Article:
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*Primary Sources: A Guide

A guide to identifying and locating primary sources for conducting research in history.

Find an Archive

There are three main ways scholars discover archival materials:

  • Citations in the literature
  • Advice from experts (faculty, archivists, subject librarians, professional organizations)
  • Search engines and library catalogs (links below)

Google is also an excellent tool for locating archives and archival materials. In your search, try including keywords like "archive" or "papers" with a personal name, organization, or event you are researching.

Tips for Using Archives

Planning ahead is crucial for conducting research in the archives.  Consider these tips to make your visit to the archive successful.

  • Evaluate materials remotely
    • Review finding aids
    • Look for digital versions
    • Email or call the archive (Ask the experts!)
      • Ask about duplication/copy services, InterLibrary Loan options, or local research assistants for hire
  • Plan your visit
    • Check hours of operation and holiday closures
    • Make an appointment
    • Select materials you will need and place a hold or request in advance
  • Rules of the Reading Room
    • Need a letter of reference/introduction? Check the website or call the archive to ask if this is required. Your university librarian or faculty advisor can usually provide this.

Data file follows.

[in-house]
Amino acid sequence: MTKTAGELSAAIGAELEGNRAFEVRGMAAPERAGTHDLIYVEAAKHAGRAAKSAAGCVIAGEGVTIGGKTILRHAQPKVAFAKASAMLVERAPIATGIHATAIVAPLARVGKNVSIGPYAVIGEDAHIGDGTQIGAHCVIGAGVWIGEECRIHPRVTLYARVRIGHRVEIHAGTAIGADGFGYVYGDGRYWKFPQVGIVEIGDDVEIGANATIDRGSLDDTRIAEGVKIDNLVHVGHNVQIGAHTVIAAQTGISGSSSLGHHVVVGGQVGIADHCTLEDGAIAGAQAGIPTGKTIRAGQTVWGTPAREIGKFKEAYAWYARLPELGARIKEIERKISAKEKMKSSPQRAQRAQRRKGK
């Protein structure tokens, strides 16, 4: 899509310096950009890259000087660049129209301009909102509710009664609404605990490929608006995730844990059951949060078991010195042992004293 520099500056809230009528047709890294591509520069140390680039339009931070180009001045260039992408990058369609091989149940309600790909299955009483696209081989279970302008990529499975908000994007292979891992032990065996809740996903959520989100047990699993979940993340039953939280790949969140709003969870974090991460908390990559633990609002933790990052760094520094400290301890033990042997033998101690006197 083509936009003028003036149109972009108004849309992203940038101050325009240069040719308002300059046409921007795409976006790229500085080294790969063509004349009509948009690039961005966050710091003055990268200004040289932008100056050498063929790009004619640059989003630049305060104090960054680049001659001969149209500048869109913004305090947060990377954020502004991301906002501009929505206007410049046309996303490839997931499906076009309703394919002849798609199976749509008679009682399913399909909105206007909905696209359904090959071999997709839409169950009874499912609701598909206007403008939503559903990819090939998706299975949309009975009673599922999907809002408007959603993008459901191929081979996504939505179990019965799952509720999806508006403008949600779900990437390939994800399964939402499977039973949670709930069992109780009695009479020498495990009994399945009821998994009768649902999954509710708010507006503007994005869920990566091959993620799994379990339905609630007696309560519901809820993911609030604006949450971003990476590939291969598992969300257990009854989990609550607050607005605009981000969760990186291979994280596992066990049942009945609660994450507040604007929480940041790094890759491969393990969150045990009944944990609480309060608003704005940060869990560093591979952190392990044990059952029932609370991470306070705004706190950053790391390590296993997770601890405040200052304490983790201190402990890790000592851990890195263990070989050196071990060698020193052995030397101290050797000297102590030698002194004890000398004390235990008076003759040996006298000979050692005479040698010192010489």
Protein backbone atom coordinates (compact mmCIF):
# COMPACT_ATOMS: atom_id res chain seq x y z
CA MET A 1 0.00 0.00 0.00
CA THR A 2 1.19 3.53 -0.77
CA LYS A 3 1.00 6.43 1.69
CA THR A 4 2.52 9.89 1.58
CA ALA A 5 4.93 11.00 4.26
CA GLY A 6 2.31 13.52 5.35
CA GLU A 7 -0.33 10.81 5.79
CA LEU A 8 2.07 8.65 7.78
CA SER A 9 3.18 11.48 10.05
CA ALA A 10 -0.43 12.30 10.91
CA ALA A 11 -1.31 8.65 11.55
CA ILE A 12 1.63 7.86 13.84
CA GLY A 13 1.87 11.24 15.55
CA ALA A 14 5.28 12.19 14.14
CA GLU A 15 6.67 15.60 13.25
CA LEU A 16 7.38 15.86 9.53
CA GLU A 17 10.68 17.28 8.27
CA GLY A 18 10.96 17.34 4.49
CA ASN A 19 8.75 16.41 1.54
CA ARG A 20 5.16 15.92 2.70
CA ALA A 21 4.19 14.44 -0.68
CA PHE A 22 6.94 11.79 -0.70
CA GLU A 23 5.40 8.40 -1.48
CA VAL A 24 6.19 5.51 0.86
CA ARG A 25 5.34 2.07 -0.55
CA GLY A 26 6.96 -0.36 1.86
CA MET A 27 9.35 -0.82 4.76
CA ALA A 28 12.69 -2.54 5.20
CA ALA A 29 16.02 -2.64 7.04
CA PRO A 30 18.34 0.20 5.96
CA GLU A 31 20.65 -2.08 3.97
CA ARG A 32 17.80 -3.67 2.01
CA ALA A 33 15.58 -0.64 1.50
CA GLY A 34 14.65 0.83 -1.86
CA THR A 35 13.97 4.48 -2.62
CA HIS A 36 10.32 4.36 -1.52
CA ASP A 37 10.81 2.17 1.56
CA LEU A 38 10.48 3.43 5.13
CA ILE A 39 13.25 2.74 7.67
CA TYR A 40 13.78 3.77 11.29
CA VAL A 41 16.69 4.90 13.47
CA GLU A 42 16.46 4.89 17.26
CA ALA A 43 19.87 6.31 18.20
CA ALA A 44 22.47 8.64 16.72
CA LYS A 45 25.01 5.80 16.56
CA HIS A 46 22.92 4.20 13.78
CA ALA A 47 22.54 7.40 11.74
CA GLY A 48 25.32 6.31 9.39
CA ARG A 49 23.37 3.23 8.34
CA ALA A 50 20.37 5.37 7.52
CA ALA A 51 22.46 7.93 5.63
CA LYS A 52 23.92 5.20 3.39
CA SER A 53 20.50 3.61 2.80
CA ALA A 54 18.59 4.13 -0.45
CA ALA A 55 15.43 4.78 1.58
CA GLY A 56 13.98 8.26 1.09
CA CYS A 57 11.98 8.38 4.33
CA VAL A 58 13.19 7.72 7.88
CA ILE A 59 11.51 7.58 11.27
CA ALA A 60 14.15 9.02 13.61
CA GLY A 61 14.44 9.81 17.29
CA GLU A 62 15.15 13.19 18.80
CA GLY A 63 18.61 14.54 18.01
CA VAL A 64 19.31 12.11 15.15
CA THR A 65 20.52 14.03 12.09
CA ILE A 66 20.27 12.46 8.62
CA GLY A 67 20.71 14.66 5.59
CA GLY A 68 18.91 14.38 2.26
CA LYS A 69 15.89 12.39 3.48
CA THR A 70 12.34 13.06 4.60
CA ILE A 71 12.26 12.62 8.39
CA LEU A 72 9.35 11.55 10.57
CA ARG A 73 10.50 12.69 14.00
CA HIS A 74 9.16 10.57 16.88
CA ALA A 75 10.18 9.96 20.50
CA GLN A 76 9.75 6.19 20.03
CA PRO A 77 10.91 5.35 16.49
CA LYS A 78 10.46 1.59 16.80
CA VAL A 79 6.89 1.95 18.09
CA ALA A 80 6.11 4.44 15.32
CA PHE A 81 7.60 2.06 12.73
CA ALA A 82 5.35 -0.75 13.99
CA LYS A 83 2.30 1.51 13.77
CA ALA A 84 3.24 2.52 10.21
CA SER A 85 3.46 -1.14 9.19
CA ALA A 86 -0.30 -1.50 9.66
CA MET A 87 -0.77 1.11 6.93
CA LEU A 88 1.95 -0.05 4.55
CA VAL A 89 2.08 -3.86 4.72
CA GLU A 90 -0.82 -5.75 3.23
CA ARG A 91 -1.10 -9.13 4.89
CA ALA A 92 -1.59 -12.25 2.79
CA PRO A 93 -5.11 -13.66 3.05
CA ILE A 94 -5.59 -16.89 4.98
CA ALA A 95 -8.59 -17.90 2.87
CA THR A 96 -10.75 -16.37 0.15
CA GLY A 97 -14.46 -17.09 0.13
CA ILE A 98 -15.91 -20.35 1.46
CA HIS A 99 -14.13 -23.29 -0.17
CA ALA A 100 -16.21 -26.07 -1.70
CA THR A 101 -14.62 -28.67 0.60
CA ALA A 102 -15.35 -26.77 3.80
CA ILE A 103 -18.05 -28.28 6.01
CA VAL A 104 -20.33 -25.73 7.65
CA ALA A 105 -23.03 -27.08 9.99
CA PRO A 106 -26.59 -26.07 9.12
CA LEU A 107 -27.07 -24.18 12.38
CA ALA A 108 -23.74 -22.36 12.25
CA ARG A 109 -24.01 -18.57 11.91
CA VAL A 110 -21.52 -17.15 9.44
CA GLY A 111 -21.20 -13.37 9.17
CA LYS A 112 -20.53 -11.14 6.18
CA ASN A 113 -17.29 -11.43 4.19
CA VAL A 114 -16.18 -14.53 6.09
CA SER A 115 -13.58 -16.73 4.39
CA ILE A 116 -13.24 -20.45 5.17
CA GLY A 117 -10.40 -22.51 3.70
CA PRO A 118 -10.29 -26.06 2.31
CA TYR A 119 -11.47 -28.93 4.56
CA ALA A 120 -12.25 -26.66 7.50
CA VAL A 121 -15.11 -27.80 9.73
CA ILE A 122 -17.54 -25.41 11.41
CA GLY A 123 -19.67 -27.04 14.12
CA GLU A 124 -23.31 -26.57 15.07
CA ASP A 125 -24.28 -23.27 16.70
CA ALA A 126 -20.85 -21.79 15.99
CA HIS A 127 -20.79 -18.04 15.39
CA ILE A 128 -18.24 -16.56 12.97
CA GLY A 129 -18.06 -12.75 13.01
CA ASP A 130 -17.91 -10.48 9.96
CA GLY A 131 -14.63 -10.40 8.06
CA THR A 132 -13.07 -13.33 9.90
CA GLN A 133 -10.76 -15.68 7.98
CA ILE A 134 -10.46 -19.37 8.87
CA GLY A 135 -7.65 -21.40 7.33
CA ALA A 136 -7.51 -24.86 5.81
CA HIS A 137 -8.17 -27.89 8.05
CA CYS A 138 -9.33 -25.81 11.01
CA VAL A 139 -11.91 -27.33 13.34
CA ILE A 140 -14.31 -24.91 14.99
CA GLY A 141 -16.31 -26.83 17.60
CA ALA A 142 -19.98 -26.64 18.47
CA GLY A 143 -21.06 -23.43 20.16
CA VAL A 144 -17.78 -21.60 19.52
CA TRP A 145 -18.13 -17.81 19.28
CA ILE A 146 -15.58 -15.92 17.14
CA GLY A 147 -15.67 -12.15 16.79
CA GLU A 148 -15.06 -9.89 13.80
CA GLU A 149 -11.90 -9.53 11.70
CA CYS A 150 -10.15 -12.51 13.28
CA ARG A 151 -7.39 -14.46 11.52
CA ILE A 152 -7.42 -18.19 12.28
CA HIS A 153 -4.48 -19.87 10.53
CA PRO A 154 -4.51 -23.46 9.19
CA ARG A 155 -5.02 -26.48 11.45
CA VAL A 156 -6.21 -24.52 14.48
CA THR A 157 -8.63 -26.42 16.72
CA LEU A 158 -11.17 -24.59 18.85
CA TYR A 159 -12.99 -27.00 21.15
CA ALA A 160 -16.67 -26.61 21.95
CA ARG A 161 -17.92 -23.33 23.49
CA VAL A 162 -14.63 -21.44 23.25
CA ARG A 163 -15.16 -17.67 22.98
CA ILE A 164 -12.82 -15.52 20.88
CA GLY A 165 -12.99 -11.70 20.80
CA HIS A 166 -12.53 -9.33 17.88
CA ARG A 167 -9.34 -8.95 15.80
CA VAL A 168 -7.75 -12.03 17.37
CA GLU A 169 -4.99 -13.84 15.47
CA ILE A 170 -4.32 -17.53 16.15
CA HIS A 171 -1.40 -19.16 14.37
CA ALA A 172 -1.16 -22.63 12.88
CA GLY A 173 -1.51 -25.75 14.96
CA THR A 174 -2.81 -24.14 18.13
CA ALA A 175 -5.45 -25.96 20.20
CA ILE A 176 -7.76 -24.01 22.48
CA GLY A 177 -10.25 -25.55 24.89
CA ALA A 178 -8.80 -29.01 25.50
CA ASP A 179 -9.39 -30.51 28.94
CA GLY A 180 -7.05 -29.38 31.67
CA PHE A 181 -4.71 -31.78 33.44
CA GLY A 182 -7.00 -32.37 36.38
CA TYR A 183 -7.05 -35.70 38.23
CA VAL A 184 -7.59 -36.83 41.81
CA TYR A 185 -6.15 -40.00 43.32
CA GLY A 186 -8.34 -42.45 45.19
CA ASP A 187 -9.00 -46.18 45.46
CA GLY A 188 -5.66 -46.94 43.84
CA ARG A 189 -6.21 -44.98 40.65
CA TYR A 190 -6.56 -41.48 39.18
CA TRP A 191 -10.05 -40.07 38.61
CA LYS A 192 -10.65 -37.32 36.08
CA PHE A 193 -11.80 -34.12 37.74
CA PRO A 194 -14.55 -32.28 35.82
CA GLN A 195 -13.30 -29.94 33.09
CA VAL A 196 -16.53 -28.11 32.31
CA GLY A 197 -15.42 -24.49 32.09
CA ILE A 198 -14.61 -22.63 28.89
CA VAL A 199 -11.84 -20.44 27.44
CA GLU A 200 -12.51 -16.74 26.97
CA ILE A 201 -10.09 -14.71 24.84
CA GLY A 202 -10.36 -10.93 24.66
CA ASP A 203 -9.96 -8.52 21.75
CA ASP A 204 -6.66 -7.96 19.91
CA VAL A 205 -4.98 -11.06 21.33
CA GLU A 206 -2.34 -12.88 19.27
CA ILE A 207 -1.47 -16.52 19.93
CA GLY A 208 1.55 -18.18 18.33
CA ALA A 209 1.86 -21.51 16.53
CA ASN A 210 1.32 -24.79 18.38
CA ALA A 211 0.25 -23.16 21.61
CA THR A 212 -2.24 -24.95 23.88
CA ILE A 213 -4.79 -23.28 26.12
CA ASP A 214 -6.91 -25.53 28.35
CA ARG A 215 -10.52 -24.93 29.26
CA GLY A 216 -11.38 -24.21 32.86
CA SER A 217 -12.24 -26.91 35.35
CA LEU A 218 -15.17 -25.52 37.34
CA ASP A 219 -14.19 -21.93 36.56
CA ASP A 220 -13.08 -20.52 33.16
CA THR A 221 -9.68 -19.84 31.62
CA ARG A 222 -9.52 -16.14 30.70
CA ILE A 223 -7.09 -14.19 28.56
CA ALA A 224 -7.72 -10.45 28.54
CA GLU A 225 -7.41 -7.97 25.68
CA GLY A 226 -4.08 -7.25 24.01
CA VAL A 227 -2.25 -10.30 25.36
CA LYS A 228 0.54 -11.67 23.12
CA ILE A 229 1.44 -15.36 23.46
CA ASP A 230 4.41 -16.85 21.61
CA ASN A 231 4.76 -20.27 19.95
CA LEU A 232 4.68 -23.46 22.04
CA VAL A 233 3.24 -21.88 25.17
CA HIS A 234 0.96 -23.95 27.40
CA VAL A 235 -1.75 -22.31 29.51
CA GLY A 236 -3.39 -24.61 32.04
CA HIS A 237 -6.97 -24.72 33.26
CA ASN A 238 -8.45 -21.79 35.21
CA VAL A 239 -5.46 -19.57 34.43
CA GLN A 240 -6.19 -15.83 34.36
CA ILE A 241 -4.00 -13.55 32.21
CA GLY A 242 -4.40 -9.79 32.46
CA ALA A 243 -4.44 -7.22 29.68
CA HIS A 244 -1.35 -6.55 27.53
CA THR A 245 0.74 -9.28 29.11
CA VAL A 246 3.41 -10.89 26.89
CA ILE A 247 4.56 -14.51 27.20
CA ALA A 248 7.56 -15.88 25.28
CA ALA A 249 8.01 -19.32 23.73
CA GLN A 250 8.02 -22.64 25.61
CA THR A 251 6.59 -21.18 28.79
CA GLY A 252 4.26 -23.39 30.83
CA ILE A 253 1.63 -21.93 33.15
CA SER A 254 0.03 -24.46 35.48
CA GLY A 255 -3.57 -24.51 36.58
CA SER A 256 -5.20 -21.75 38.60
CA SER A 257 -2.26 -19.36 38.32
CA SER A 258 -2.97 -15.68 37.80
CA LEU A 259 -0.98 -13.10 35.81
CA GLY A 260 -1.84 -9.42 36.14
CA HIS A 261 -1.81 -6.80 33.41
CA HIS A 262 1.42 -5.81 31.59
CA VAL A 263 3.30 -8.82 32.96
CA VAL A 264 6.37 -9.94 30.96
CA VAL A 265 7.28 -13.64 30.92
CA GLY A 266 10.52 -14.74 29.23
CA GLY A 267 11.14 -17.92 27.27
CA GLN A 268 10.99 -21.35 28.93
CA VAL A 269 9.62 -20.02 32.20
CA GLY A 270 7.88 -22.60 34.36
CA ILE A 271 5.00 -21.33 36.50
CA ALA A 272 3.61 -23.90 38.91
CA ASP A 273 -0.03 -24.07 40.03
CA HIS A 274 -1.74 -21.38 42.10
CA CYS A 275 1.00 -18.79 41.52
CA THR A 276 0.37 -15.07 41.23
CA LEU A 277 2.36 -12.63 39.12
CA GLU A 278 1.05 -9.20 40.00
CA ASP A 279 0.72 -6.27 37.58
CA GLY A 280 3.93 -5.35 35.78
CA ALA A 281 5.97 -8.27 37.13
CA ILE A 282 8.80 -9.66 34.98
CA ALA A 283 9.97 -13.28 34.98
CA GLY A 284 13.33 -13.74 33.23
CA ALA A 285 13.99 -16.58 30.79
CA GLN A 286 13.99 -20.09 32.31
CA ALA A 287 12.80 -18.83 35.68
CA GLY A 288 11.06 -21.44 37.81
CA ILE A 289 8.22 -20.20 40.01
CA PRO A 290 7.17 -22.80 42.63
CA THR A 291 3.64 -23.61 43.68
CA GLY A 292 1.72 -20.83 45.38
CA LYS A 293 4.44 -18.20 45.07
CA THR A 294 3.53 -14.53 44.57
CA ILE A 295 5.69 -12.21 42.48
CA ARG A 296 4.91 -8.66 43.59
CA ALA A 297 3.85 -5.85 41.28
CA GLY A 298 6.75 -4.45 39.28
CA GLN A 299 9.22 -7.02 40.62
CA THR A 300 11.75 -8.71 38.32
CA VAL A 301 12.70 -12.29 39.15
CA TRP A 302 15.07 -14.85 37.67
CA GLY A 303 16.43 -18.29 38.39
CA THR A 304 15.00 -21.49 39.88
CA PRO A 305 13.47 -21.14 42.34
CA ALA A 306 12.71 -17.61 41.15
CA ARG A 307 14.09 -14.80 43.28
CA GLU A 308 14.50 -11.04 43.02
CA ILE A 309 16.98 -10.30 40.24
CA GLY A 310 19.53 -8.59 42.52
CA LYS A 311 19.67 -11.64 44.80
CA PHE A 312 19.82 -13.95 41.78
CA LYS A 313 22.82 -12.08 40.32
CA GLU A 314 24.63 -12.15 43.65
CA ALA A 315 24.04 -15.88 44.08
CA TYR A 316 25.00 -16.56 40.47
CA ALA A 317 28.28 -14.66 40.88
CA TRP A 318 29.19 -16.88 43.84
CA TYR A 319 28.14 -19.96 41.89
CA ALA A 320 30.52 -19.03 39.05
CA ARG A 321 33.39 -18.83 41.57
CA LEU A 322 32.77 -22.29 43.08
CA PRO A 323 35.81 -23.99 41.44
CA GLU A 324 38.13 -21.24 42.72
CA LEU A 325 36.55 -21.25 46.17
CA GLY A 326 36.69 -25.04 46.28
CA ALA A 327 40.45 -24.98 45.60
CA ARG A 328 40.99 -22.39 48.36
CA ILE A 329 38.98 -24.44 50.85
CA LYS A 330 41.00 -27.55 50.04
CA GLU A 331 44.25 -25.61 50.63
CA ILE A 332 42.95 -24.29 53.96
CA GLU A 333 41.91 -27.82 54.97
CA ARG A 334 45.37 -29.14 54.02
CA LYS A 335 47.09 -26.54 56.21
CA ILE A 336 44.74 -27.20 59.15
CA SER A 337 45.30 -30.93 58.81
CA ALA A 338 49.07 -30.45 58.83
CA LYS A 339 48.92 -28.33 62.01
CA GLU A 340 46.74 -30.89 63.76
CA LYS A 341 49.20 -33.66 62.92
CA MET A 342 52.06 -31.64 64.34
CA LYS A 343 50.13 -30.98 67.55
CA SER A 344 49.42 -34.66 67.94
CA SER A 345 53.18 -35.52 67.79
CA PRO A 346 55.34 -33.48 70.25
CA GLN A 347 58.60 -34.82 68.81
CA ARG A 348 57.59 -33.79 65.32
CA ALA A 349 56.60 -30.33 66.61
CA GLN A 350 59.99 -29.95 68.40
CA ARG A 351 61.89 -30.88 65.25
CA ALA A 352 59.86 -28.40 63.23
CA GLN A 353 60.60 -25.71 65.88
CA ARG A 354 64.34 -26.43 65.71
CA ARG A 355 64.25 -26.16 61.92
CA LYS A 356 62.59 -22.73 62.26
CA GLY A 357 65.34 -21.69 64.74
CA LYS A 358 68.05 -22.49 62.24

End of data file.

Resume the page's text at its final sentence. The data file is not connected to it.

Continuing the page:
• Photography: check for any restrictions on taking pictures of documents
    • Handling: ask reading room staff for recommendations on how to handle materials
    • Computers: ask if a laptop or other digital device is permitted alongside your notebook and pencils
    • Remember: No food, no drink, no bags, no ink
  • During and after your visit
    • Prioritize what you will look at first, second, ..., last if time permits.
    • Ask questions if you need help or clarification on archive policies or understanding materials
    • Cite all sources - you will need these later
    • Follow up with archivists if you need copies or permission to publish any images
    • Include the archives and archives staff who helped you in your citations and acknowledgments

Tutorials & Publications on using archives

National Libraries & Archives

Historians often use official documents created by governing institutions. Some countries maintain a central, national archive or library that houses these and other important documents. Consider if the materials you need are kept in these national institutions. They might even provide online access to digital copies of some of their most popular and important materials.

The Florida State University Libraries

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